Love Thy Neighbor

The dynamic of community in Annawadi is one of those examples where the phrase, “love thy neighbor,” becomes overruled by jealousy, distrust, and hatred; it is a phrase that loses its meaning in the desperate struggle to rise out of poverty and scramble over the hierarchical system in the slum community. “Behind the Beautiful Forevers” by Katherine Boo captures a sense of the “tug-of-war” emotions between the neighbors in the Mumbai slum. Although, as depicted in the book, Annawadi shares little to no sense of camaraderie and communal affection, there is an almost subconscious bond between the members of the community over a single, shared dream: to get out of Annawadi. Although the shared longing to escape from the clutches of poverty reluctantly brings the community members together, it also creates a constant sense of competition. Abdul’s family, for example, prospers financially with their garbage business much to the dismay and jealousy of the other members of Annawadi. As Abdul’s family gains a steady income from their business, they are able to create a better living space for themselves with shelves, new pots and pans, a television, etc—things their neighbors lack but eye with envy and anger.

One important point to take note of while assessing the community’s lack of neighborly affection is the proximity of housing. Homes are placed right next to each other, some even sharing a common wall, and as the slum basically shares everything with each other: water, family arguments, bathrooms, and secrets, families that own more items or live better than their neighbors, but do not share with the community, somehow seem haughty and enviable.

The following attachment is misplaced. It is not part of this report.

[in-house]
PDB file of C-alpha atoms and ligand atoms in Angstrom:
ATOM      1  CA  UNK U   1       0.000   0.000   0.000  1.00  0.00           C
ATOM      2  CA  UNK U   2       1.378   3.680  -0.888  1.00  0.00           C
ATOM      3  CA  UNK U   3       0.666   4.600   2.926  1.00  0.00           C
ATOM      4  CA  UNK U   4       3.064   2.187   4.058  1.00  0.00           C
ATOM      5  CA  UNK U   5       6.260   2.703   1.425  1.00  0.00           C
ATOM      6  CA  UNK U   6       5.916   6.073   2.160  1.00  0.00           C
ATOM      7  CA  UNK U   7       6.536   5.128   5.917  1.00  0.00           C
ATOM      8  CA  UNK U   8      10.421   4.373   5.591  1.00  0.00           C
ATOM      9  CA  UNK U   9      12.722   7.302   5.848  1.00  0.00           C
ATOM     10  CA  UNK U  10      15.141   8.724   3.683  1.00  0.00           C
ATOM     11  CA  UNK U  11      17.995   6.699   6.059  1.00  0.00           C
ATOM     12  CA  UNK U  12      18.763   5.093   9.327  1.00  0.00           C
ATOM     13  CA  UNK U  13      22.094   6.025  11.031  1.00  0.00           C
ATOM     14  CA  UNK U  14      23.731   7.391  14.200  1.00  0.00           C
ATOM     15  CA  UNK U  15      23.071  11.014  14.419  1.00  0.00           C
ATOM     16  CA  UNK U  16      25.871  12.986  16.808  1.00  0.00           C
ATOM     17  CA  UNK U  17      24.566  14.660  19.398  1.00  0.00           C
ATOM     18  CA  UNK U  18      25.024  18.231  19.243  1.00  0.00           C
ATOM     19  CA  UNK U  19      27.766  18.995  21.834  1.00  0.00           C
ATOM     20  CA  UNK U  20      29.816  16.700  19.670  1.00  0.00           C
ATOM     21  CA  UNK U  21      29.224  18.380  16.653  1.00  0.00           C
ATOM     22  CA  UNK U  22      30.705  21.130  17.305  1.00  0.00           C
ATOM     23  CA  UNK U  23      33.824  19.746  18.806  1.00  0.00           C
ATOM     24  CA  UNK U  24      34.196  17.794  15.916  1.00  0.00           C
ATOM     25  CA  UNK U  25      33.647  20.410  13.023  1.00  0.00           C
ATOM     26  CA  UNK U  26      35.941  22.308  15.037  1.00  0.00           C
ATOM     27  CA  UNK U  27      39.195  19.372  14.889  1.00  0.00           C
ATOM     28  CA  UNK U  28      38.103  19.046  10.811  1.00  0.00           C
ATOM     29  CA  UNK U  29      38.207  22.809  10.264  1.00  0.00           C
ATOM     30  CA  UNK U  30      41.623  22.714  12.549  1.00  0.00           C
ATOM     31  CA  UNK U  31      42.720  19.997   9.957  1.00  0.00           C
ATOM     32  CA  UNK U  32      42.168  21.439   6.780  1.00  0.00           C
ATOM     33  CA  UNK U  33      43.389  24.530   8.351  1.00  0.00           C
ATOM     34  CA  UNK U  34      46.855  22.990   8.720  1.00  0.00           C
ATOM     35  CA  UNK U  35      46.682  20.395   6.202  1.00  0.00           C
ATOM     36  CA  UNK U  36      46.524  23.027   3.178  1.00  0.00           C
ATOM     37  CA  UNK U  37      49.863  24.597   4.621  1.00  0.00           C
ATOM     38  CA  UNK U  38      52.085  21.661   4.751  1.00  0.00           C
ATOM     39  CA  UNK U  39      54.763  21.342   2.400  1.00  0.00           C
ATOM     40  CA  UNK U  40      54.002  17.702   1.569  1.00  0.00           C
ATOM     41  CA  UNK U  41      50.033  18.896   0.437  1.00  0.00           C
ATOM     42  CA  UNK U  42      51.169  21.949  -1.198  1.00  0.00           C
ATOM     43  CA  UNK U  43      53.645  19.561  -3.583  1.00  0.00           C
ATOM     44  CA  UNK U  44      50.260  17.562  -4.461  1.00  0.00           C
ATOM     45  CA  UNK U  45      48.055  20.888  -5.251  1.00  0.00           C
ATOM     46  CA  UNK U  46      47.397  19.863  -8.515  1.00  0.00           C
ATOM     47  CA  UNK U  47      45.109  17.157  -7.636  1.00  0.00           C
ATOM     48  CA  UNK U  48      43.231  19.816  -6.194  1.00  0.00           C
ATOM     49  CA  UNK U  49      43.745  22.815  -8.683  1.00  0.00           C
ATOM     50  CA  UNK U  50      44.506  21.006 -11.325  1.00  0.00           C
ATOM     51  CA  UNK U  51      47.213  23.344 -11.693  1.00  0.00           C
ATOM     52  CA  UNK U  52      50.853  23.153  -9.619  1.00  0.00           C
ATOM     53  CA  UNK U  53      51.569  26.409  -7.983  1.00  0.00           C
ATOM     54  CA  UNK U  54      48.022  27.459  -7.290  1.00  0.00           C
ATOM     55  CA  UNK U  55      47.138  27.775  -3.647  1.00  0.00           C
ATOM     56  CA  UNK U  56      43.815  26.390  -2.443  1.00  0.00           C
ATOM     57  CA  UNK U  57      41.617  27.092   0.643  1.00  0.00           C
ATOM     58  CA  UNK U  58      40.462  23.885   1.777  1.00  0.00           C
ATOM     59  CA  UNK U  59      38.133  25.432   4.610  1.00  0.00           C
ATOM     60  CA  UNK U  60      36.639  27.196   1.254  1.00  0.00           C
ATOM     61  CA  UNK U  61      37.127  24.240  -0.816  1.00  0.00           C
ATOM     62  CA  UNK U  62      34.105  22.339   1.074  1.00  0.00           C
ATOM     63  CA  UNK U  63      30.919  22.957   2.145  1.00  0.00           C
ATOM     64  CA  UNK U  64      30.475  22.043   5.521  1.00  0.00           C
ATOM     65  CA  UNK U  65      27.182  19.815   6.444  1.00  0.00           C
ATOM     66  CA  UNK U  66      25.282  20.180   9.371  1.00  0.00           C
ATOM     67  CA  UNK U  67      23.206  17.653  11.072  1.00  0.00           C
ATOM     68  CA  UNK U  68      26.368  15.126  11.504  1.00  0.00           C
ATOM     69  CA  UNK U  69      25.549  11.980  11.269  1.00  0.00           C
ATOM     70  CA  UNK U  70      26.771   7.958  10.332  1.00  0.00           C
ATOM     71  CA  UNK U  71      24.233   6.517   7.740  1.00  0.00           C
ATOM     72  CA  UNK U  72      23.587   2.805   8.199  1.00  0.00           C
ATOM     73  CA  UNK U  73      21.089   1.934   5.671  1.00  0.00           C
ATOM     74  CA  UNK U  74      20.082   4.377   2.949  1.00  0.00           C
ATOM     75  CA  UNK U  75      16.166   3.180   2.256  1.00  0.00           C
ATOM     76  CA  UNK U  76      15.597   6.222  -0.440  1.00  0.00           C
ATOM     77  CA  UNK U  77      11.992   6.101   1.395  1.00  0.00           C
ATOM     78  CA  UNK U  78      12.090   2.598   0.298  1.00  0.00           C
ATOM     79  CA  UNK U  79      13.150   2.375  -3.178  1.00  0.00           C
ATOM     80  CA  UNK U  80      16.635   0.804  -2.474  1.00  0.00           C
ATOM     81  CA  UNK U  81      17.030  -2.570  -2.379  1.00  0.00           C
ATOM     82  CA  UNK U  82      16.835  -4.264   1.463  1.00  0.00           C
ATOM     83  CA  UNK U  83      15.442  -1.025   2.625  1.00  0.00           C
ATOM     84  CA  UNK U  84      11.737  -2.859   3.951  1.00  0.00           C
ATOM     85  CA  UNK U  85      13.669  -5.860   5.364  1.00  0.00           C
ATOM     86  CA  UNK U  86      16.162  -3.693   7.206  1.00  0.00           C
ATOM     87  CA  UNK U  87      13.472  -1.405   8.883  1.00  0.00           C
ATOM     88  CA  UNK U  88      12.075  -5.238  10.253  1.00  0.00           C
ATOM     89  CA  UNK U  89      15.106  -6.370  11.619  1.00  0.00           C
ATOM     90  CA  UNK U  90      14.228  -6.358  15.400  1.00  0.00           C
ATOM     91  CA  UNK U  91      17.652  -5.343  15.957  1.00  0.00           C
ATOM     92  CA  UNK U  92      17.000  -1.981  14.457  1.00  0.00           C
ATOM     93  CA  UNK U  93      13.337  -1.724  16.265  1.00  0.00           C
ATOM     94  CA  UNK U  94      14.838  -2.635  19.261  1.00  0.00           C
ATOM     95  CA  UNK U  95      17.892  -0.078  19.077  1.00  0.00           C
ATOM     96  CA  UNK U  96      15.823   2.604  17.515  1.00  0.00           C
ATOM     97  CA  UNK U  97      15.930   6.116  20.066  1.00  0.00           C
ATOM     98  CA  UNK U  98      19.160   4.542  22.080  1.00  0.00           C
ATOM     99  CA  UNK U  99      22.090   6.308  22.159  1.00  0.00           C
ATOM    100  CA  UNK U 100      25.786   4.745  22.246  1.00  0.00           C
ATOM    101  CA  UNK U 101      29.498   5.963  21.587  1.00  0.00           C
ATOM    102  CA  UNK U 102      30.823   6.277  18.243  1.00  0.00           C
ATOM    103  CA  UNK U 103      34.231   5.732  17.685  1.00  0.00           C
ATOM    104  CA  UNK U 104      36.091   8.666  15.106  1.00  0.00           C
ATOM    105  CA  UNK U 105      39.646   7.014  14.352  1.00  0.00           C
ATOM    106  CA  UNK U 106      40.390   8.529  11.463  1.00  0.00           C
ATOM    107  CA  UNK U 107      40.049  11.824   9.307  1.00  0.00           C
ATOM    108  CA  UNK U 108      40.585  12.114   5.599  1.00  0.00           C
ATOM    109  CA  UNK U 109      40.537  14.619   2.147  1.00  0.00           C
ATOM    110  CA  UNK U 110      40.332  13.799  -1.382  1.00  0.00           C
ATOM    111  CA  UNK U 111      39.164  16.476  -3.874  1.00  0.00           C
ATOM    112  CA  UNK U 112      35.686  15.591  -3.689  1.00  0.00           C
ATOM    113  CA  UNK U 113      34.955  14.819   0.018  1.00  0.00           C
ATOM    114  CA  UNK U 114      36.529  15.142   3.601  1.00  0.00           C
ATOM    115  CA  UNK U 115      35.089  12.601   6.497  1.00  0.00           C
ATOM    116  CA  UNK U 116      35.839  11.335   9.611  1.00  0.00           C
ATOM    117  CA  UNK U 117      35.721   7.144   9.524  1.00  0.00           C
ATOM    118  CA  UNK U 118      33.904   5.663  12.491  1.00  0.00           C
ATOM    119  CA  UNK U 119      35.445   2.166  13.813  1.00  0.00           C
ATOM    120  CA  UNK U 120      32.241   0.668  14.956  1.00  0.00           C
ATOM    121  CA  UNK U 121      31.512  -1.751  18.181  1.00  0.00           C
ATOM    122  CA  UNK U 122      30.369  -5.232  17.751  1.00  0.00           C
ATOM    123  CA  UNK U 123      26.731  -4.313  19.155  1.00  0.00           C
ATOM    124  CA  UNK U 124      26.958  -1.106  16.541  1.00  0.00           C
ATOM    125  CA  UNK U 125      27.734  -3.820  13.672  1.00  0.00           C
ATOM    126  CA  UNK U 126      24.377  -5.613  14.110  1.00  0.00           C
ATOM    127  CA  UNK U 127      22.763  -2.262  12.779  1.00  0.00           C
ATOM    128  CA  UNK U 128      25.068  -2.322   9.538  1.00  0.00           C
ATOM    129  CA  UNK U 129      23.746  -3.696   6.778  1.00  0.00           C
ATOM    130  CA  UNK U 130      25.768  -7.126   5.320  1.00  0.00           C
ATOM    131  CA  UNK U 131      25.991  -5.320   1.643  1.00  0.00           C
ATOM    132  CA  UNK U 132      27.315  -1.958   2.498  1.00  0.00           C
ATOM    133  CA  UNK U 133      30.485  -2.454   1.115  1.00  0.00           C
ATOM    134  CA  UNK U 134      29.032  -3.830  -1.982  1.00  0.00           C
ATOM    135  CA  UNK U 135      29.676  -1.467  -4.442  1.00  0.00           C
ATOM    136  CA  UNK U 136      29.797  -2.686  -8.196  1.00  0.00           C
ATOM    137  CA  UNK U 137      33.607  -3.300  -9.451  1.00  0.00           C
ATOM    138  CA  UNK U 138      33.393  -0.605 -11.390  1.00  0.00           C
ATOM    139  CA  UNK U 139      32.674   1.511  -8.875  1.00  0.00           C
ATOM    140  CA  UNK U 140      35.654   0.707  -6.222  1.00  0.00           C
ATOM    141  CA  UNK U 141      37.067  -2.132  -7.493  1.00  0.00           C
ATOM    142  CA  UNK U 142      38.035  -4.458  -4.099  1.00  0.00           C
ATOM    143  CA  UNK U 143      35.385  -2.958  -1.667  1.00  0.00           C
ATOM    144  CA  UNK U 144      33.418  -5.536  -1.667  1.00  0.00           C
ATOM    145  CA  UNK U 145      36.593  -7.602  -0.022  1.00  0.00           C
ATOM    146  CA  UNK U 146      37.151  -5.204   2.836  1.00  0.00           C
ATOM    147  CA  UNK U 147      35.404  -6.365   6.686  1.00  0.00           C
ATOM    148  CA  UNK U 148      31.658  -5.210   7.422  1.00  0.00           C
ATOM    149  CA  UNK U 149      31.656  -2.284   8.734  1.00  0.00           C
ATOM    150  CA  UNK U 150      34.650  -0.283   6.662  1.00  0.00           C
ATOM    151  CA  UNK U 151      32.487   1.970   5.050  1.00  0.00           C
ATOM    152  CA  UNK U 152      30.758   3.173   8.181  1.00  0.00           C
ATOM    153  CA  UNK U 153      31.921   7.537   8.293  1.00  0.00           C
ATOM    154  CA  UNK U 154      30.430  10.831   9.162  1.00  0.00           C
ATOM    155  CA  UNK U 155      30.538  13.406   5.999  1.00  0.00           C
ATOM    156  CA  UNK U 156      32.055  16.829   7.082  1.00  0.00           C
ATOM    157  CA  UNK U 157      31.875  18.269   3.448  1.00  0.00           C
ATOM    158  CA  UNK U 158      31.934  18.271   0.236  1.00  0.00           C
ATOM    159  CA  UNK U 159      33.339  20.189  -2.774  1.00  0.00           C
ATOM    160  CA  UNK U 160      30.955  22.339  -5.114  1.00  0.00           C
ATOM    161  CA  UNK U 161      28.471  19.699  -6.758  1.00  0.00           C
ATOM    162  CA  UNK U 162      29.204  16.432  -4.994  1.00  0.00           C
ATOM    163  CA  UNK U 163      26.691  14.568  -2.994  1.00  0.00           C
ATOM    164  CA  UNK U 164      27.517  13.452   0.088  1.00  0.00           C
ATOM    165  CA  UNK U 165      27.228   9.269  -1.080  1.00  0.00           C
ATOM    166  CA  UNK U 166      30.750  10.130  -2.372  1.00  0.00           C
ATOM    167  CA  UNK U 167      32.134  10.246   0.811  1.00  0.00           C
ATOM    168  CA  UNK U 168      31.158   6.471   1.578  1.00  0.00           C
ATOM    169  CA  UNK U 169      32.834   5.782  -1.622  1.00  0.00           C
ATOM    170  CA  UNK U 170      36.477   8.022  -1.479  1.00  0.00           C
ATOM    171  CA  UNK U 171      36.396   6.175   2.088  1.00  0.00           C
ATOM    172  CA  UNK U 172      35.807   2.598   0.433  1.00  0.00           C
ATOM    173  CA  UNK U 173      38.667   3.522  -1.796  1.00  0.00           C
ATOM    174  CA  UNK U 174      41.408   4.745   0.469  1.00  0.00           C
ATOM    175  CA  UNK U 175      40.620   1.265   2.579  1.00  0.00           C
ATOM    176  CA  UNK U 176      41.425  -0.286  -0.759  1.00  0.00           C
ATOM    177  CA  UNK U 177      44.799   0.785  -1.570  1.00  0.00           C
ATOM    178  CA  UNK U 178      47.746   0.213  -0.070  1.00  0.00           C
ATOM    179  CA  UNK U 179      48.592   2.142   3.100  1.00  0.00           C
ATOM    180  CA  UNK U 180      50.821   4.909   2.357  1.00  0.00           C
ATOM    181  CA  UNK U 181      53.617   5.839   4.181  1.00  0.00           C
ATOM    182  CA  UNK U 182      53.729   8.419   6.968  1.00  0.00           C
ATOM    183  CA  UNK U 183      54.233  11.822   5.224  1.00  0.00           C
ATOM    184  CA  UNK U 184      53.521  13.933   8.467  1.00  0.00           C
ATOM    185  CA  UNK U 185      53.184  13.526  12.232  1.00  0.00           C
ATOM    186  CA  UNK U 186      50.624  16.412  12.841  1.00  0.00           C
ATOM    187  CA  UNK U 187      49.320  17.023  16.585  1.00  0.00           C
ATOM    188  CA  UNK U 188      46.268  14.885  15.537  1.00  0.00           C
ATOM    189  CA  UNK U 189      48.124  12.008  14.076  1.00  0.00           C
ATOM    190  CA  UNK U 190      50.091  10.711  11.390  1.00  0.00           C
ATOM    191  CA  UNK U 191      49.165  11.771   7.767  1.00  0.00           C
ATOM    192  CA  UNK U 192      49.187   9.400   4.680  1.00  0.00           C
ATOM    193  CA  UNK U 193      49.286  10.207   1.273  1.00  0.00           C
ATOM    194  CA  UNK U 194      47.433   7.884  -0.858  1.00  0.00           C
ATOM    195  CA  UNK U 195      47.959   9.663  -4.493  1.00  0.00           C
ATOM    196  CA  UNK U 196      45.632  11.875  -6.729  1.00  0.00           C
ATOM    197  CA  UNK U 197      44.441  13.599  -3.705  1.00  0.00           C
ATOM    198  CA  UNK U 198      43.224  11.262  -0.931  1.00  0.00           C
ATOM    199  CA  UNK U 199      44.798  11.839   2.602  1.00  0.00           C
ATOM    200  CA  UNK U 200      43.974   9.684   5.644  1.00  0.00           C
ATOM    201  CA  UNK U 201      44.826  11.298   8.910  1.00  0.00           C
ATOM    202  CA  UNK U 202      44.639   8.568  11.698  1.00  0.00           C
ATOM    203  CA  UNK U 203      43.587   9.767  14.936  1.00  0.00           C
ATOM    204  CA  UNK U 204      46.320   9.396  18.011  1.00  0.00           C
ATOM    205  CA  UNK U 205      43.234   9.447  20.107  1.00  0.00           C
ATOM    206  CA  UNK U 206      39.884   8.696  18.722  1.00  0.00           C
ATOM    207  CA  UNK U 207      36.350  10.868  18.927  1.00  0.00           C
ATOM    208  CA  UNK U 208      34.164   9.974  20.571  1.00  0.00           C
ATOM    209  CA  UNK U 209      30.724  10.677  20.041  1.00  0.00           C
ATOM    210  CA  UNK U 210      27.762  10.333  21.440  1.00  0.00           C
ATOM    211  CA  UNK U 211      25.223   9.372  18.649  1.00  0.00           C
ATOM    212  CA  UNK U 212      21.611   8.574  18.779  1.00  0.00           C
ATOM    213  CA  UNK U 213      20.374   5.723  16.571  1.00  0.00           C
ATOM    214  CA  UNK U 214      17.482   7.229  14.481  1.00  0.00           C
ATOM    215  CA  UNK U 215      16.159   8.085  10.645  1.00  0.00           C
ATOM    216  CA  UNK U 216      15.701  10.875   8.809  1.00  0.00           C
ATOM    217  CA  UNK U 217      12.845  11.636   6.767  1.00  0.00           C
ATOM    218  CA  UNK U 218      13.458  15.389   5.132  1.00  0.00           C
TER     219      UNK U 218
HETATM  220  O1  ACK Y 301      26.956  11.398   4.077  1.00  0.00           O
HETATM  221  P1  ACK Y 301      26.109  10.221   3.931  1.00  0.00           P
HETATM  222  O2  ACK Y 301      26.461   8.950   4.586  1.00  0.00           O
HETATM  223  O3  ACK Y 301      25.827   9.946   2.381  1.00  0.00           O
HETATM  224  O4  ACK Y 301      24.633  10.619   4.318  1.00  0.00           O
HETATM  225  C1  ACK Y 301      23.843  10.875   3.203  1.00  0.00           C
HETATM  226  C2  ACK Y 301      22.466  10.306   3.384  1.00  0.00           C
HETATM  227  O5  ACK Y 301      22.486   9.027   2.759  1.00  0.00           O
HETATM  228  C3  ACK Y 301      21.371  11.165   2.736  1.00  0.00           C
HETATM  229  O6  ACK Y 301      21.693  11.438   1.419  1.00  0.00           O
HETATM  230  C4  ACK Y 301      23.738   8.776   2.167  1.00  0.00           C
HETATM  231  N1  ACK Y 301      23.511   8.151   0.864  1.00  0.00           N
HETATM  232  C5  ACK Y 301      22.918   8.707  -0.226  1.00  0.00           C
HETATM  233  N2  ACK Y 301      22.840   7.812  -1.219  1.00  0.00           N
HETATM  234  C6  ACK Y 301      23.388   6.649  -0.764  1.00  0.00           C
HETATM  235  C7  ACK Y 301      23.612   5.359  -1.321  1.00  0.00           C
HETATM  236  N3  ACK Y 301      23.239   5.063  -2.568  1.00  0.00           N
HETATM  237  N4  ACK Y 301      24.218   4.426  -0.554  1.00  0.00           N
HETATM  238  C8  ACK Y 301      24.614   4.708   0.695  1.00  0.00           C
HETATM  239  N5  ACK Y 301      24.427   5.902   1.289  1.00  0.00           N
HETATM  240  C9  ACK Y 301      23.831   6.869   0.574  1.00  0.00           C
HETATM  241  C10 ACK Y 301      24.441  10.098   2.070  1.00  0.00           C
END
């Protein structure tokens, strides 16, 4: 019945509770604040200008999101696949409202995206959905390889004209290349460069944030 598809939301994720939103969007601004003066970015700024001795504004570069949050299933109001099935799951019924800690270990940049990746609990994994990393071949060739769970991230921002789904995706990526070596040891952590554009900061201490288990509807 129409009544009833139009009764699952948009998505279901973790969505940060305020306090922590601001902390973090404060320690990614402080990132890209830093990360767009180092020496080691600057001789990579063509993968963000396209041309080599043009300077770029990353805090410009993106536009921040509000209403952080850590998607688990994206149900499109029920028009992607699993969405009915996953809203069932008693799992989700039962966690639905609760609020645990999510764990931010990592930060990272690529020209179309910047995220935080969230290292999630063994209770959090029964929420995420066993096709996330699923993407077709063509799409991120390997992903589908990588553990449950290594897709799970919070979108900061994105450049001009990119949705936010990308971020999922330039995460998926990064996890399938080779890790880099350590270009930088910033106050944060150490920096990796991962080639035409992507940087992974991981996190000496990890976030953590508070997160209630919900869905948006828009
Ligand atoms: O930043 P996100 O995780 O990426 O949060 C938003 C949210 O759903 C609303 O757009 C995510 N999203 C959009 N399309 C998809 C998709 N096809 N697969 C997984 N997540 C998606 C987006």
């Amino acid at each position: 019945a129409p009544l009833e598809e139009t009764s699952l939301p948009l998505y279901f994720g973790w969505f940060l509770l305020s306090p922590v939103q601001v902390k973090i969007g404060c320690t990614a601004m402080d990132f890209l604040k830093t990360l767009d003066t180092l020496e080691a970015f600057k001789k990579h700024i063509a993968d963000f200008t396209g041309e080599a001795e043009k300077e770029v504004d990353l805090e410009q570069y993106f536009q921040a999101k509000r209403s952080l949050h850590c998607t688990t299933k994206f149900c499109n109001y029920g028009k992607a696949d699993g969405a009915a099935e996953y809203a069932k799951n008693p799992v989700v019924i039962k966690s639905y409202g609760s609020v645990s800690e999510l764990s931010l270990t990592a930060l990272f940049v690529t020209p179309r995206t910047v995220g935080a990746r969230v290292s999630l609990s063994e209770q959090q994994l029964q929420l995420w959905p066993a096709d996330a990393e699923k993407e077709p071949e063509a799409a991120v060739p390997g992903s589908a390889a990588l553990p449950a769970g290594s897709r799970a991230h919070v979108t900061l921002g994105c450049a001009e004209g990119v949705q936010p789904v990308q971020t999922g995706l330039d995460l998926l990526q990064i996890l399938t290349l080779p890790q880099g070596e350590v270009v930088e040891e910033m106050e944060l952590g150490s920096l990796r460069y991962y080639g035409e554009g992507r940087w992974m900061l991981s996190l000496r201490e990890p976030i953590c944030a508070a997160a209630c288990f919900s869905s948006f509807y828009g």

In one chapter of the book, as the Husains repair their home with new tiles, shelves and a window, Abdul is doubtful about the renovation and worries about his neighbors’ thoughts. As one of the only Muslim families in Annawadi, the Husains are often looked down upon in the community, and the family’s prosperity is doubly envied. As Abdul states, “it was like standing on the roof bragging that a Muslim family was out-earning the Hindus. Why throw ghee on an open flame?” (86, Boo).

Although the families in Annawadi earn and own little, signs of one family’s improvements are envied by all, for a step toward better living is a step away from suffering and poverty. Perhaps, as it is human nature, we find comfort when we know that we are not alone. So, although all members of the Annawadi community hope and dream of a future out of the slum, the hardships of living are justified by others who live lives as difficult or more difficult than their own.